Writer: Keith Giffen / Artist: Scott Kolins/ DC Comics
Y’all are going to respect Jaime Reyes. I’m not going to allow y’all to ignore the facts for much longer. We’re getting the Rebirth Blue Beetle we deserve right here. We’re getting that Scarab hit-maker music right here. We gettin’ the Escarabajo like no other Beetle that came before right chea’. Giffen propels things forward this issue as we see Jaime under the influence of that Scarab in his sleep. Jaime wakes up and finds himself facing off against a horde. A horde of what? We dunno, but what we do know is that they went through his armor as if it were styrofoam. This, of course, freaks Jaime out and makes him realize he’s going to have to be more on the level with Ted Kord about what’s happening with him presently.
What I love is how good a job Giffen does at having Jaime and Ted trying to meet each other half way. We don’t see Ted with his usual devil may care humor this issue; what we get is Ted realizing how scared Jaime is and having to remind him that although he wants the Scarab out of him, “What we don’t know might kill you.” Ted wasn’t forcing Jaime to undergo tests and let him come to that decision on his own. Another great thing this issue is that although we are in a new version of Blue Beetle, we still get the the same strong relationship between Jaime and his parents. Jaime talks to his father about what’s going on instead of the typical “hero trying to hide the problem from his parents” trope. Giffen giving Jaime’s mother her own connection to the pose serves as a great subplot as well.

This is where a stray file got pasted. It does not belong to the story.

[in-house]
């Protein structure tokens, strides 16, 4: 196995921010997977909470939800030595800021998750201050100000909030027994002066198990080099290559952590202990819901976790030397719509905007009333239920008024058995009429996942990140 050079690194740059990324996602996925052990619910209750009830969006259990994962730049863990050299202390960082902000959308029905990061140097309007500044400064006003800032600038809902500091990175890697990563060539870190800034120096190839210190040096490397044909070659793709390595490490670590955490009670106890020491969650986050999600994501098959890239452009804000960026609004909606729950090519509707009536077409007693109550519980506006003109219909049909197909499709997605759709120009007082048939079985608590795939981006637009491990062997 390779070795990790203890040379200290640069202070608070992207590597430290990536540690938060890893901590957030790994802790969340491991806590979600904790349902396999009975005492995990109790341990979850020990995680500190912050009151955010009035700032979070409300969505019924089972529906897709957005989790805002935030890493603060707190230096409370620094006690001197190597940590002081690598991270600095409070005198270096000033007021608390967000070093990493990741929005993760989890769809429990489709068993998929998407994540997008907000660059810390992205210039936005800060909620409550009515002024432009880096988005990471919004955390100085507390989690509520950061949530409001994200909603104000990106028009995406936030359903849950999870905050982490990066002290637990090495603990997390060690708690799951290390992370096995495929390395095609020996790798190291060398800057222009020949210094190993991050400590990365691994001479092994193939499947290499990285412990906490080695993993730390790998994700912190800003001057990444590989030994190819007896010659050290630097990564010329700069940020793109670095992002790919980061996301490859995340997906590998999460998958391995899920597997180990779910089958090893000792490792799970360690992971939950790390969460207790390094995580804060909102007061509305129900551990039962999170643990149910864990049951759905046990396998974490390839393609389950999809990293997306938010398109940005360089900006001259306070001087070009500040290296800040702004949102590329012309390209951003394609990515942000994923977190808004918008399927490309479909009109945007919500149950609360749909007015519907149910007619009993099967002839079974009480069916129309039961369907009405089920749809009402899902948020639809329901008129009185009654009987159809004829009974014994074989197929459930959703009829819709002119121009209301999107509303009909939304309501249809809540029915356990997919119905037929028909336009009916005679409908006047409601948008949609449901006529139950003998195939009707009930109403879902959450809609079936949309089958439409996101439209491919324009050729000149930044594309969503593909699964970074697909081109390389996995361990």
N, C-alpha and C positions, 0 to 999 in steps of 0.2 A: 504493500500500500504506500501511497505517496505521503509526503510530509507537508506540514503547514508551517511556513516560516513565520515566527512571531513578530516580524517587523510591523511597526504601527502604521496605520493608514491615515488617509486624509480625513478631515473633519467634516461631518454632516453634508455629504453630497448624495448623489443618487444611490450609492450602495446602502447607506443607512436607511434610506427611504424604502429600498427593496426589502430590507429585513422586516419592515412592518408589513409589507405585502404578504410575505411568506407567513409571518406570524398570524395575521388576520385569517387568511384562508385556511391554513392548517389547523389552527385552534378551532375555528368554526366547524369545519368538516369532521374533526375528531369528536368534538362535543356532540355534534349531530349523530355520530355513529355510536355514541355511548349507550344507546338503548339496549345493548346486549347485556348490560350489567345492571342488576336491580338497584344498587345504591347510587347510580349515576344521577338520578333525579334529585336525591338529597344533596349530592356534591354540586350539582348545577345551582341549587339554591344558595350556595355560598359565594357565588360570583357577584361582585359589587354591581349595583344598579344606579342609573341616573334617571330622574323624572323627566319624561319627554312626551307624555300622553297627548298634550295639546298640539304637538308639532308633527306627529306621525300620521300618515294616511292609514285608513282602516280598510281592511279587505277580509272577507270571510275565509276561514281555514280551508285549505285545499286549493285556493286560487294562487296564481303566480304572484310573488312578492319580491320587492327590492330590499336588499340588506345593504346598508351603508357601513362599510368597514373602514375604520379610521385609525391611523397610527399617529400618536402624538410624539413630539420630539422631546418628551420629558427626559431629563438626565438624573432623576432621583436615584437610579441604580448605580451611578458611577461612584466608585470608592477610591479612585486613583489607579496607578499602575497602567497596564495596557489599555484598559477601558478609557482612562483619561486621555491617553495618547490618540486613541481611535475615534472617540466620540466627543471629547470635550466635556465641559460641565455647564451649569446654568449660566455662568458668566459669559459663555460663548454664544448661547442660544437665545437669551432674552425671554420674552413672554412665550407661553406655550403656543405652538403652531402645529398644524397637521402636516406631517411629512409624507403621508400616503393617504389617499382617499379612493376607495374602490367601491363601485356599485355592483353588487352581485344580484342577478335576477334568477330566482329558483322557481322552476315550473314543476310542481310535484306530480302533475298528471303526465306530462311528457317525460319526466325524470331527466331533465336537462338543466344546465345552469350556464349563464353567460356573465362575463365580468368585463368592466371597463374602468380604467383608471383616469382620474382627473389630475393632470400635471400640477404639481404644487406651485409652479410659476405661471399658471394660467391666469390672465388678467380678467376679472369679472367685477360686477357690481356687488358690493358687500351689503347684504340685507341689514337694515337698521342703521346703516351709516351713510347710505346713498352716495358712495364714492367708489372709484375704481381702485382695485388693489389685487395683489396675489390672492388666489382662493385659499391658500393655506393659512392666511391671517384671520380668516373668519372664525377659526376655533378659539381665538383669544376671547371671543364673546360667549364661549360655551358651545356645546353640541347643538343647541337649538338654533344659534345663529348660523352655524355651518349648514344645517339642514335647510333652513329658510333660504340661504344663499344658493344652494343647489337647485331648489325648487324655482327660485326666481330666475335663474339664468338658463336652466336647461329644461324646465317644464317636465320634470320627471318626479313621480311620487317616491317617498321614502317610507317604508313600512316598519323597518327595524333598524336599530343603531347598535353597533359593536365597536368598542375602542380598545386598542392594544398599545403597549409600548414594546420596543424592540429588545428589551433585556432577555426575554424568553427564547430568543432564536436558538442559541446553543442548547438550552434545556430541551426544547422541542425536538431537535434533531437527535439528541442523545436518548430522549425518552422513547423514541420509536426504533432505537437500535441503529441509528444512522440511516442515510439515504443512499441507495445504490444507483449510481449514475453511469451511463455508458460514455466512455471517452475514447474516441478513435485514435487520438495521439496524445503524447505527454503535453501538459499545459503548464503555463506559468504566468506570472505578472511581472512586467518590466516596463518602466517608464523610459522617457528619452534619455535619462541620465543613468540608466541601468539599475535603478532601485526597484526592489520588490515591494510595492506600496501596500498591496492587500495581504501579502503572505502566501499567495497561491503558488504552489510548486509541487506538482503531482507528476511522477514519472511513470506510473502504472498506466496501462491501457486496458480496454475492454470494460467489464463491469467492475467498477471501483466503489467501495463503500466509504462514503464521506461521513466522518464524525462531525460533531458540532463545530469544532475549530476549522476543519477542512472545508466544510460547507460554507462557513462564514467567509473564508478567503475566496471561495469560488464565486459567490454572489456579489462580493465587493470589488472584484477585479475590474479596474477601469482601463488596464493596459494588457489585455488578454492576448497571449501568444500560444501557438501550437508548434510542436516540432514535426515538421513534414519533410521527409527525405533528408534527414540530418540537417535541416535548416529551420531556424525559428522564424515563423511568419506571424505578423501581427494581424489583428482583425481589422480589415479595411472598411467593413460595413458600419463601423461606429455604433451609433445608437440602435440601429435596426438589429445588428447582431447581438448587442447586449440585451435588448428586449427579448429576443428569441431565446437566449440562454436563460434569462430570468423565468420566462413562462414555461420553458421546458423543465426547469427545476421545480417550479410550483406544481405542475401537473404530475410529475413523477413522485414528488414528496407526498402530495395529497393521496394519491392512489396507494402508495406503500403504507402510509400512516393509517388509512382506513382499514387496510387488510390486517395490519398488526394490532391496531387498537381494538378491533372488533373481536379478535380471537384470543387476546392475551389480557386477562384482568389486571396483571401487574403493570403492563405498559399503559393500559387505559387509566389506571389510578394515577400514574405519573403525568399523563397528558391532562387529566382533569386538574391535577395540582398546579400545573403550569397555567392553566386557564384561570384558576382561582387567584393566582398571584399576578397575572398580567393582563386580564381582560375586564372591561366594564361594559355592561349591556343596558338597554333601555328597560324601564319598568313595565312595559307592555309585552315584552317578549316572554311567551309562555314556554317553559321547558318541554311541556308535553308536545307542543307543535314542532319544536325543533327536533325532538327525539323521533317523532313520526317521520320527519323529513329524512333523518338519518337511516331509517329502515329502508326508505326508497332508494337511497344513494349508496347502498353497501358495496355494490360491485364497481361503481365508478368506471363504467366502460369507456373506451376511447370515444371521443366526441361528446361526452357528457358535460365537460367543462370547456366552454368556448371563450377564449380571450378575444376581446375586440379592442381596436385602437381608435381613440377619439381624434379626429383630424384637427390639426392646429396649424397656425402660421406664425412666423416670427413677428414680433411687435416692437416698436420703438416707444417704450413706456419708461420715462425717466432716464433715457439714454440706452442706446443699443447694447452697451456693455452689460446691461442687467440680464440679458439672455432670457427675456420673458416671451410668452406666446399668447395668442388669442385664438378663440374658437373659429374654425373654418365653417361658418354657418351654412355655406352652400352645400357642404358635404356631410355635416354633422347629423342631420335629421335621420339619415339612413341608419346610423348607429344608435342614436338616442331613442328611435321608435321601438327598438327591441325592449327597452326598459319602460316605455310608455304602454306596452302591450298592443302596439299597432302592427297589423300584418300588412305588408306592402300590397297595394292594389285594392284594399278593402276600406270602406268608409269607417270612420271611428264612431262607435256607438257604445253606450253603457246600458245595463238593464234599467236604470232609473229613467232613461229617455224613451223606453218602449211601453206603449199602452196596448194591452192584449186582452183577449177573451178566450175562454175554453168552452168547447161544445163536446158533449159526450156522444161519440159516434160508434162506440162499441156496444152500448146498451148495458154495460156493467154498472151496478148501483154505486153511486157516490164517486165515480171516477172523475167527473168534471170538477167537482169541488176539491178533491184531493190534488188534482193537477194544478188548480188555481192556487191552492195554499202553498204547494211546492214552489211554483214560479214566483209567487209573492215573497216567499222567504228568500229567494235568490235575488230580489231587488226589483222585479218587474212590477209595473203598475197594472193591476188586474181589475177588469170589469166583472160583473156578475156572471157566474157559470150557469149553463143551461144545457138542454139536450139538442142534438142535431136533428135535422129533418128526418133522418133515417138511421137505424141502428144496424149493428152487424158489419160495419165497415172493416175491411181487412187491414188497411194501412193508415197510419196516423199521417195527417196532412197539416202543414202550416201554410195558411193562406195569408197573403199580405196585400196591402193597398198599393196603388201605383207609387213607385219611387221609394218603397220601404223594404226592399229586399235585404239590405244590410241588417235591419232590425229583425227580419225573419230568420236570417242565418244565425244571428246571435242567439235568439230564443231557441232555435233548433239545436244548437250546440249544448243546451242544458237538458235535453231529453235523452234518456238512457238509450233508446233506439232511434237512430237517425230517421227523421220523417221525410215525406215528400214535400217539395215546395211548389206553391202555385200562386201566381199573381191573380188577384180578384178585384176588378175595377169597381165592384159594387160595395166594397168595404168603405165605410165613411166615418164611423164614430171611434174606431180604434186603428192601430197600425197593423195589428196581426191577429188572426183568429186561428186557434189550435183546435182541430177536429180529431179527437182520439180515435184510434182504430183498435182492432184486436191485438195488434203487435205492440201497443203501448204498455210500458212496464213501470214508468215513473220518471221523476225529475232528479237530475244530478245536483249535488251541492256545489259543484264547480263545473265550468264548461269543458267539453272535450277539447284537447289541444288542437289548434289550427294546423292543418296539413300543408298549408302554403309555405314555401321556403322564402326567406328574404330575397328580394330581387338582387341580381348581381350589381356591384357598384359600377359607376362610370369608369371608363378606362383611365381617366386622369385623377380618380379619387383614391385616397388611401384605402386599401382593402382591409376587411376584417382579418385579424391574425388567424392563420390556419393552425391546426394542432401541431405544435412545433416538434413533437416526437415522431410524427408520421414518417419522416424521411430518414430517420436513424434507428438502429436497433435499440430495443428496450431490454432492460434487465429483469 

Scott Kolins’ artwork shines through more and more with every issue as well. I love the dark colors used when drawing Jaime and his armor, especially the tone to show the switch between demeanors. When we have Jaime joking around with sarcasm there is a much lighter tone in coloring; however, this issue we really see the seriousness of the matter through the dark tones, Jaime’s brooding, and it all reflects a sense of losing control — not only of his life but his body as well.
We’re starting to see more of the Scarab taking control and coming to its own. I’m looking forward to more instances of Jaime talking to the Scarab and us (the audience) not understanding what the Scarab is saying. Luckily enough, the next issue is going to be dealing with the origins of the Blue Beetles. This should be good considering the work Giffen and Kolins have already put forth in creating a path for Jaime Reyes to follow.
Reading Blue Beetle? Catch up on previous reviews of the series here.